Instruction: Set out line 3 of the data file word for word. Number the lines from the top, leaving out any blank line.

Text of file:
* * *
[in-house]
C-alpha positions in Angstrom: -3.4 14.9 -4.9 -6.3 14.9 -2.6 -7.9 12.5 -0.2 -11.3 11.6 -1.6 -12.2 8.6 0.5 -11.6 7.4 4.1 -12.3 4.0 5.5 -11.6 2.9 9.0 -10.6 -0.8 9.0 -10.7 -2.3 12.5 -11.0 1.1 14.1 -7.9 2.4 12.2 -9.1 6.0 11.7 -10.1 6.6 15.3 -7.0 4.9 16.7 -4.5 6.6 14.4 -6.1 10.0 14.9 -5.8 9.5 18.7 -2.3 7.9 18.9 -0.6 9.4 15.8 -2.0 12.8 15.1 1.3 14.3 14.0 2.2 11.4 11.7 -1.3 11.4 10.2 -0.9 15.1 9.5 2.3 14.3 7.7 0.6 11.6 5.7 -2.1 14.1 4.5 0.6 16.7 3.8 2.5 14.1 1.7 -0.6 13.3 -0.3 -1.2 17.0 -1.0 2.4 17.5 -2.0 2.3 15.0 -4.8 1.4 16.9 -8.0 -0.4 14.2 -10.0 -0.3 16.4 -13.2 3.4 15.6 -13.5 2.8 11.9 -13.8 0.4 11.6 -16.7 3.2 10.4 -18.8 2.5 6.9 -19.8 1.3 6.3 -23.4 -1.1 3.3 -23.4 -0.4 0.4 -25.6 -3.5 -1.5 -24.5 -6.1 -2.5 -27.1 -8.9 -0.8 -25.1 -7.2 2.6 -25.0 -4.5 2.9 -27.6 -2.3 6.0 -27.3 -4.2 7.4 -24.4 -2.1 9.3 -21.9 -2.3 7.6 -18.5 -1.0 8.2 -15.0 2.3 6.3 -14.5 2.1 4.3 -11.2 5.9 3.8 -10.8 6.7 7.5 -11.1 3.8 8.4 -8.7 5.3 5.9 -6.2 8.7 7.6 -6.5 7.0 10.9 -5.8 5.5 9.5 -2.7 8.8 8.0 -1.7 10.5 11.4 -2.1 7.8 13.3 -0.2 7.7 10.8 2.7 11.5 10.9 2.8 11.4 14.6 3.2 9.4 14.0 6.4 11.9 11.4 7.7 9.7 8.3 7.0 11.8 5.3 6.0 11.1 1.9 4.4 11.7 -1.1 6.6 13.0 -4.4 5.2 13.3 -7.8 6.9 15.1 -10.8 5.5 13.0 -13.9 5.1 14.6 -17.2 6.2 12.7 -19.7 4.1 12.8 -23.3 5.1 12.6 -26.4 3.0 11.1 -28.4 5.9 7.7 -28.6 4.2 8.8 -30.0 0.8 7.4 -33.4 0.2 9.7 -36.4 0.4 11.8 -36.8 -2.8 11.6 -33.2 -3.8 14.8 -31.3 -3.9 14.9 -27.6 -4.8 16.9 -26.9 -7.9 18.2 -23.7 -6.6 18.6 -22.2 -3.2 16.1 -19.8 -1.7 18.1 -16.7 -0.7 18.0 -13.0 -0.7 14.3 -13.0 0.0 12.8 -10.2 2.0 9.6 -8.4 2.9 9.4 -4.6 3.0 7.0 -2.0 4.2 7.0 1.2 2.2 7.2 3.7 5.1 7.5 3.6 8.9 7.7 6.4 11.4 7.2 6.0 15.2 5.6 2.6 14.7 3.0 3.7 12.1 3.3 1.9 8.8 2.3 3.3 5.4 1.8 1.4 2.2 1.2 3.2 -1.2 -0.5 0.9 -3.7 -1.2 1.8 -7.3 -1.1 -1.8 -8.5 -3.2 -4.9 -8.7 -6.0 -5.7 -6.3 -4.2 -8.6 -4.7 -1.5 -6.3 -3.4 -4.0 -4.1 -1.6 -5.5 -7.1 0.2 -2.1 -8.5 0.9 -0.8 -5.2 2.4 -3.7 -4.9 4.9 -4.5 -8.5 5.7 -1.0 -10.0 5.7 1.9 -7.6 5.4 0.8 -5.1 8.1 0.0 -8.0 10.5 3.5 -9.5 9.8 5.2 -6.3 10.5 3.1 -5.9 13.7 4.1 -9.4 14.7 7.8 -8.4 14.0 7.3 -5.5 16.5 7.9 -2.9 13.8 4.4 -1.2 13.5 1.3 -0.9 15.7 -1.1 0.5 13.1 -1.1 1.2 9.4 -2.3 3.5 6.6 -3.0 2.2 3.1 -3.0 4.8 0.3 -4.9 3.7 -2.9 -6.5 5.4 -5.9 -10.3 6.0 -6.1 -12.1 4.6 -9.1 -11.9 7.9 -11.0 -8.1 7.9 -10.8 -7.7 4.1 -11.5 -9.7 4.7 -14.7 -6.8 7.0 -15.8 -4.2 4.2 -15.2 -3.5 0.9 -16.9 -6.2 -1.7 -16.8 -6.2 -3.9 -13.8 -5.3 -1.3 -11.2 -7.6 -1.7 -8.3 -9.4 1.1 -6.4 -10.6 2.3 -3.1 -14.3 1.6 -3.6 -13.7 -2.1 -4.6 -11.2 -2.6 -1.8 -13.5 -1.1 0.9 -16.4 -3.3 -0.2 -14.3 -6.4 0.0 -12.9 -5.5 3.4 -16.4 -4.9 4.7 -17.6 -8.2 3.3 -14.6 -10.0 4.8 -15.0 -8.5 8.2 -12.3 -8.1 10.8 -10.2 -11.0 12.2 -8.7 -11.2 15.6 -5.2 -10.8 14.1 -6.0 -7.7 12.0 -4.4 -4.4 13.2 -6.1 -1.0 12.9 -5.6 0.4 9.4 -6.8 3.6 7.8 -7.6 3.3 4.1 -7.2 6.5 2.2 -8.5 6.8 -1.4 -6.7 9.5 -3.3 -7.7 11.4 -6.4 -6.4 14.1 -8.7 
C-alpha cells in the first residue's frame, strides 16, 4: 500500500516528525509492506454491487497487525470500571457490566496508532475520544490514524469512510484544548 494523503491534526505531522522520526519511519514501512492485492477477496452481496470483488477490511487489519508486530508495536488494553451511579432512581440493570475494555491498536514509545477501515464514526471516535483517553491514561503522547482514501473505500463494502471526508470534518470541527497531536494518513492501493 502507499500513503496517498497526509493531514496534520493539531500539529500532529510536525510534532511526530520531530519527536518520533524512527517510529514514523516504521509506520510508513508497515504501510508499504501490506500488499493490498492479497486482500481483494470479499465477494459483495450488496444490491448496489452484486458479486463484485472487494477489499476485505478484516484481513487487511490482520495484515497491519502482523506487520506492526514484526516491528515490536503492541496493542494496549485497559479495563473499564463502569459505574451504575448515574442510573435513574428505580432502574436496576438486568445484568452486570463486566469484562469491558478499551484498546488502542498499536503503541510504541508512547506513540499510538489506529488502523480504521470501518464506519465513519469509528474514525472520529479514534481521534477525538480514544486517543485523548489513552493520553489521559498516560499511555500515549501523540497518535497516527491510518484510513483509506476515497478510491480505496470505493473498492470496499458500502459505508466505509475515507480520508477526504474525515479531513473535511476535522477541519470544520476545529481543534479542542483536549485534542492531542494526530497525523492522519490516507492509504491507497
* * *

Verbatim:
C-alpha cells in the first residue's frame, strides 16, 4: 500500500516528525509492506454491487497487525470500571457490566496508532475520544490514524469512510484544548 494523503491534526505531522522520526519511519514501512492485492477477496452481496470483488477490511487489519508486530508495536488494553451511579432512581440493570475494555491498536514509545477501515464514526471516535483517553491514561503522547482514501473505500463494502471526508470534518470541527497531536494518513492501493 502507499500513503496517498497526509493531514496534520493539531500539529500532529510536525510534532511526530520531530519527536518520533524512527517510529514514523516504521509506520510508513508497515504501510508499504501490506500488499493490498492479497486482500481483494470479499465477494459483495450488496444490491448496489452484486458479486463484485472487494477489499476485505478484516484481513487487511490482520495484515497491519502482523506487520506492526514484526516491528515490536503492541496493542494496549485497559479495563473499564463502569459505574451504575448515574442510573435513574428505580432502574436496576438486568445484568452486570463486566469484562469491558478499551484498546488502542498499536503503541510504541508512547506513540499510538489506529488502523480504521470501518464506519465513519469509528474514525472520529479514534481521534477525538480514544486517543485523548489513552493520553489521559498516560499511555500515549501523540497518535497516527491510518484510513483509506476515497478510491480505496470505493473498492470496499458500502459505508466505509475515507480520508477526504474525515479531513473535511476535522477541519470544520476545529481543534479542542483536549485534542492531542494526530497525523492522519490516507492509504491507497